- • A whole lot of business cards.
- • A SQUARE credit card reader. And as Underwood recommends, and extra for your neighbor that might forgot.
- • Change. Bring your bank including plenty of change, small bills, etc. Beck says this is one of the top things vendors often forget they are responsible for.
- • Bags and packaging. Do customers have something to carry their new purchase in?
- • Your go-to festival bag. This bag should contain a little bit of everything like duct tape, sharpies, a pocket knife, pens, paper, a calculator, flashlight, paper towels, basic tool kit with both kinds of screw drivers, scissors, twist-ties and a bit of twine or rope.
- • Coffee, water, snacks, etc.
- • Weather appropriate gear. It’s quite possible this could mean sunglasses and a raincoat all in the same day.
- • Generator / power supply. You’ll know if you need a power supply or if electricity is provided if you asked the right questions, but being prepared is key. “Even if they promise you electricity, plan for the worst,” Underwood says. “Outdoor markets have tons of trouble with electrical so if you can get past that you win!”
- • Friends to stop by and help. Campbell sums it up, “If you are solo it is also very smart to have one or more friends stop by to help run errands or assist as needed for set-up, running the cash register and so on…. You might need to go to the bathroom and you can’t leave your booth and bank and product alone!”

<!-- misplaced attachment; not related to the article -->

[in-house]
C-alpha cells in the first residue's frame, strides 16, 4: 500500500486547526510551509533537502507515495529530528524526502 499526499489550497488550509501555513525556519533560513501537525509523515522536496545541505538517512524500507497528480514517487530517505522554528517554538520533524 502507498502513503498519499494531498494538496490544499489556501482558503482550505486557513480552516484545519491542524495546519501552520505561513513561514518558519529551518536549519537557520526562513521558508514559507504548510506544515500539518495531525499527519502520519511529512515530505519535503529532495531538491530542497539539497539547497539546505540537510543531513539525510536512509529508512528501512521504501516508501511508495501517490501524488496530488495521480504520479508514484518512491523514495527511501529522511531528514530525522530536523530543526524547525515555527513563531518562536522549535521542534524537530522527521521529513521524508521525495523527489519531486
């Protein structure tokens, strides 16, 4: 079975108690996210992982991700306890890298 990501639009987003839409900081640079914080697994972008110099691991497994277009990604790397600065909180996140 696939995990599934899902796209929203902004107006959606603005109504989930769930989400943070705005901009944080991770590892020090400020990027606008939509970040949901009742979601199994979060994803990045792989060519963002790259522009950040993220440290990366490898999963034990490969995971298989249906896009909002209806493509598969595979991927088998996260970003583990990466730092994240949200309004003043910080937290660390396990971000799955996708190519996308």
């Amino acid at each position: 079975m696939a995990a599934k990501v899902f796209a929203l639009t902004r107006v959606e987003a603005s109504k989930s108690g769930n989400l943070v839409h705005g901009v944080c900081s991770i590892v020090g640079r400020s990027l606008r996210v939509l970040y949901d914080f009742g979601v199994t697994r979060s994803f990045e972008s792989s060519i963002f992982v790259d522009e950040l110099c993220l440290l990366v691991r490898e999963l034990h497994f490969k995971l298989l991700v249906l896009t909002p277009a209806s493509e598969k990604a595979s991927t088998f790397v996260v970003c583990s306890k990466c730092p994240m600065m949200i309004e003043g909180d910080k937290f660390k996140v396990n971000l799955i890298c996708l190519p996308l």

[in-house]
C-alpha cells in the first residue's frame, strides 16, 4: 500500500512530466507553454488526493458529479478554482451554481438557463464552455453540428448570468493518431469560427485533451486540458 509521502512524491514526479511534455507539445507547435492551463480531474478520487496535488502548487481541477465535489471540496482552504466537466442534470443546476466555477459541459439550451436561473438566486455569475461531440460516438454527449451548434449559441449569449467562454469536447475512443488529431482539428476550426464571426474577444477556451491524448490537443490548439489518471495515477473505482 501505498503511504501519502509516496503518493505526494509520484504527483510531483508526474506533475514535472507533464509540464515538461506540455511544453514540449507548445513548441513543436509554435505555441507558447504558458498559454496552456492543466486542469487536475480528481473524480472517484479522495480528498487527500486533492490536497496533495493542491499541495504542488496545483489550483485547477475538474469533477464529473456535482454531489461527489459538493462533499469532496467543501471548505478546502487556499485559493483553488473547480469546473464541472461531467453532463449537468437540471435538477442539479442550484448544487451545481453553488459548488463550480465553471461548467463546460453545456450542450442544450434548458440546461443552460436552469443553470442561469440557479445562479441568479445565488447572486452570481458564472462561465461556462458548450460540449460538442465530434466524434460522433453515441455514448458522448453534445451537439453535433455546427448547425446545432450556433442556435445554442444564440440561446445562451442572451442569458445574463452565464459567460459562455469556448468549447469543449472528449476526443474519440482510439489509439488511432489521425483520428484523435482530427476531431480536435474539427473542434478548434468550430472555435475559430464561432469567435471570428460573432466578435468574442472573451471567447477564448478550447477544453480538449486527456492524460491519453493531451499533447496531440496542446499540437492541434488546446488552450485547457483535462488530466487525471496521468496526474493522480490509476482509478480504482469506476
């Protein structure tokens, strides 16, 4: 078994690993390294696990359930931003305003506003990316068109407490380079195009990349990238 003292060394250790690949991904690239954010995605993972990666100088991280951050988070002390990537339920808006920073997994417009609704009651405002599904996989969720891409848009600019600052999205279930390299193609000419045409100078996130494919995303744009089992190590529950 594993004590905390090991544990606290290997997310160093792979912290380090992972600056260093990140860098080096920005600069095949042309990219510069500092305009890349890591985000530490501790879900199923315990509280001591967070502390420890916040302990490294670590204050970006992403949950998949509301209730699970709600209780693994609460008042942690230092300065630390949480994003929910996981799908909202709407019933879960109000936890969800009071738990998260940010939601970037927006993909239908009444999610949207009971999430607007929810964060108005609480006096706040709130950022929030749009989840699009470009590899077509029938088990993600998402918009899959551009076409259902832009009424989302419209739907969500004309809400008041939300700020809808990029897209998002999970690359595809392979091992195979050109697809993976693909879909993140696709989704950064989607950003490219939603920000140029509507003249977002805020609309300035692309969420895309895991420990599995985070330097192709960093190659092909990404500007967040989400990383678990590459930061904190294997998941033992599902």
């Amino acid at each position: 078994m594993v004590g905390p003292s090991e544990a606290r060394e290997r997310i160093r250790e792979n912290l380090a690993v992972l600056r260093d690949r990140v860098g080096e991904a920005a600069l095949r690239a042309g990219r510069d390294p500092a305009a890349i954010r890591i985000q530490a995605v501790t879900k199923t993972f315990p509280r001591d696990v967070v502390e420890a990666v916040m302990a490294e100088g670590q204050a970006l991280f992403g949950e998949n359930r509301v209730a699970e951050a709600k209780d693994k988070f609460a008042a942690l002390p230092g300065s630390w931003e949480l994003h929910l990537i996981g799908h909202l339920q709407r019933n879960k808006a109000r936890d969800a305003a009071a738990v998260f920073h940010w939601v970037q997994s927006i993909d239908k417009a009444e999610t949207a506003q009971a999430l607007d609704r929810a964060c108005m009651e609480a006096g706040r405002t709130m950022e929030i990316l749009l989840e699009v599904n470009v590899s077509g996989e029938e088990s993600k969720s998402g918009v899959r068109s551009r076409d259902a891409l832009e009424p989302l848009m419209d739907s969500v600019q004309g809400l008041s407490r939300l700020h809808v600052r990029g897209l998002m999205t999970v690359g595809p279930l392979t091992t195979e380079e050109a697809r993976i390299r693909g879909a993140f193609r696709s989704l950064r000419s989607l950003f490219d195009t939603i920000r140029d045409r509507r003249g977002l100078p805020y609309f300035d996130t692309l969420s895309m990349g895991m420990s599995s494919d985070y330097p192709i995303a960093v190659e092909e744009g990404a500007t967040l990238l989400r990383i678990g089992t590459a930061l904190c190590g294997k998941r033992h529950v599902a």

Make Your Booth Stand Out.
It’s not enough to just display your product on your table. Your space should make browsers curious and want to stop for a closer look.
“Your booth, like your brand, should tell a compelling story,” Campbell says. Look for decorations or displays that further reflect your brand.
“Have plenty of cool stuff that fits the motif of your business to add some character to your table,” Underwood says. “Remember, this is how you make your impression on everyone.” Plenty of stuff includes plenty of product. “A half-empty space is uninviting,” Beck says. “People at Fleas especially love to see mass quantities of quality merch in the booths. They love the hunt! If your space is or looks empty, people will just keep on walking.”
Beck also notes the importance of displaying your goods in a shopper-friendly layout. Think of your space like a shop. “People love a lot of options, but if they can’t get to the stuff, they’ll get impatient and move to the next booth,” Beck says.